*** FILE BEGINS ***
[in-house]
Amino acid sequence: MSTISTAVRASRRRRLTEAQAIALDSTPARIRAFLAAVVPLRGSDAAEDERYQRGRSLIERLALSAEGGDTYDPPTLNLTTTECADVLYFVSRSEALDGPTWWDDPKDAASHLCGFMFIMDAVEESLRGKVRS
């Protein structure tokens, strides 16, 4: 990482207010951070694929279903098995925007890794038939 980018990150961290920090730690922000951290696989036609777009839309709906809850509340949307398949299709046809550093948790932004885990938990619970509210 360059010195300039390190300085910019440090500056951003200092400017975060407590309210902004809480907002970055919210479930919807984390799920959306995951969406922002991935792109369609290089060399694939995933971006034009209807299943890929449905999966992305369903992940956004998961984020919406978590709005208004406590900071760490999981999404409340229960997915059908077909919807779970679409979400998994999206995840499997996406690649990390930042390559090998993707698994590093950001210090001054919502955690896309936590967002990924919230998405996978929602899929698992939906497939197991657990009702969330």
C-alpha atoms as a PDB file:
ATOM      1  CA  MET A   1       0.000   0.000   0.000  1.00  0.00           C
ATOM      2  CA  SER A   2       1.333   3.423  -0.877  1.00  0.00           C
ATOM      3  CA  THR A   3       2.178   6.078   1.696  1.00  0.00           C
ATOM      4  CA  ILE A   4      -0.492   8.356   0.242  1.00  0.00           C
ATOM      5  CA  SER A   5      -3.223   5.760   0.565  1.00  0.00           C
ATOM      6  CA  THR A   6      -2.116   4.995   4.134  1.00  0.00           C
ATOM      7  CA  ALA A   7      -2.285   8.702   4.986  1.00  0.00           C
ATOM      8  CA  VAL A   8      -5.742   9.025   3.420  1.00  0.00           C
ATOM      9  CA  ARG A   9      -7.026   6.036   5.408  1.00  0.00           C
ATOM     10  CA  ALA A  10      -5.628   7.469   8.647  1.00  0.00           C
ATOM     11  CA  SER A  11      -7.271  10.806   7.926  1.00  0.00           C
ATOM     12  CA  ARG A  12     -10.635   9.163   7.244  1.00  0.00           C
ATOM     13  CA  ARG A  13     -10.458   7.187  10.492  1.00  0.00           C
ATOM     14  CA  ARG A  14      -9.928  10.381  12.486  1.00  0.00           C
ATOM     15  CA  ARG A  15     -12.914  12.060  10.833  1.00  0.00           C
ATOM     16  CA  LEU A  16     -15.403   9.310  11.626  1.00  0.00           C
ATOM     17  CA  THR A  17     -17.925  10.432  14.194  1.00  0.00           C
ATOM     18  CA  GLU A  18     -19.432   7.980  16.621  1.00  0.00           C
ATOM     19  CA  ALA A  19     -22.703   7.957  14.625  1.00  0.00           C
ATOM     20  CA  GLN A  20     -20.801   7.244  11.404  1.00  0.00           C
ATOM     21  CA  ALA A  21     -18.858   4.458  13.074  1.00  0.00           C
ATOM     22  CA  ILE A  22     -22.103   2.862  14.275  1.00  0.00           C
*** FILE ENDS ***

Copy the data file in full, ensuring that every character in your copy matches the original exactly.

[in-house]
Amino acid sequence: MSTISTAVRASRRRRLTEAQAIALDSTPARIRAFLAAVVPLRGSDAAEDERYQRGRSLIERLALSAEGGDTYDPPTLNLTTTECADVLYFVSRSEALDGPTWWDDPKDAASHLCGFMFIMDAVEESLRGKVRS
């Protein structure tokens, strides 16, 4: 990482207010951070694929279903098995925007890794038939 980018990150961290920090730690922000951290696989036609777009839309709906809850509340949307398949299709046809550093948790932004885990938990619970509210 360059010195300039390190300085910019440090500056951003200092400017975060407590309210902004809480907002970055919210479930919807984390799920959306995951969406922002991935792109369609290089060399694939995933971006034009209807299943890929449905999966992305369903992940956004998961984020919406978590709005208004406590900071760490999981999404409340229960997915059908077909919807779970679409979400998994999206995840499997996406690649990390930042390559090998993707698994590093950001210090001054919502955690896309936590967002990924919230998405996978929602899929698992939906497939197991657990009702969330």
C-alpha atoms as a PDB file:
ATOM      1  CA  MET A   1       0.000   0.000   0.000  1.00  0.00           C
ATOM      2  CA  SER A   2       1.333   3.423  -0.877  1.00  0.00           C
ATOM      3  CA  THR A   3       2.178   6.078   1.696  1.00  0.00           C
ATOM      4  CA  ILE A   4      -0.492   8.356   0.242  1.00  0.00           C
ATOM      5  CA  SER A   5      -3.223   5.760   0.565  1.00  0.00           C
ATOM      6  CA  THR A   6      -2.116   4.995   4.134  1.00  0.00           C
ATOM      7  CA  ALA A   7      -2.285   8.702   4.986  1.00  0.00           C
ATOM      8  CA  VAL A   8      -5.742   9.025   3.420  1.00  0.00           C
ATOM      9  CA  ARG A   9      -7.026   6.036   5.408  1.00  0.00           C
ATOM     10  CA  ALA A  10      -5.628   7.469   8.647  1.00  0.00           C
ATOM     11  CA  SER A  11      -7.271  10.806   7.926  1.00  0.00           C
ATOM     12  CA  ARG A  12     -10.635   9.163   7.244  1.00  0.00           C
ATOM     13  CA  ARG A  13     -10.458   7.187  10.492  1.00  0.00           C
ATOM     14  CA  ARG A  14      -9.928  10.381  12.486  1.00  0.00           C
ATOM     15  CA  ARG A  15     -12.914  12.060  10.833  1.00  0.00           C
ATOM     16  CA  LEU A  16     -15.403   9.310  11.626  1.00  0.00           C
ATOM     17  CA  THR A  17     -17.925  10.432  14.194  1.00  0.00           C
ATOM     18  CA  GLU A  18     -19.432   7.980  16.621  1.00  0.00           C
ATOM     19  CA  ALA A  19     -22.703   7.957  14.625  1.00  0.00           C
ATOM     20  CA  GLN A  20     -20.801   7.244  11.404  1.00  0.00           C
ATOM     21  CA  ALA A  21     -18.858   4.458  13.074  1.00  0.00           C
ATOM     22  CA  ILE A  22     -22.103   2.862  14.275  1.00  0.00           C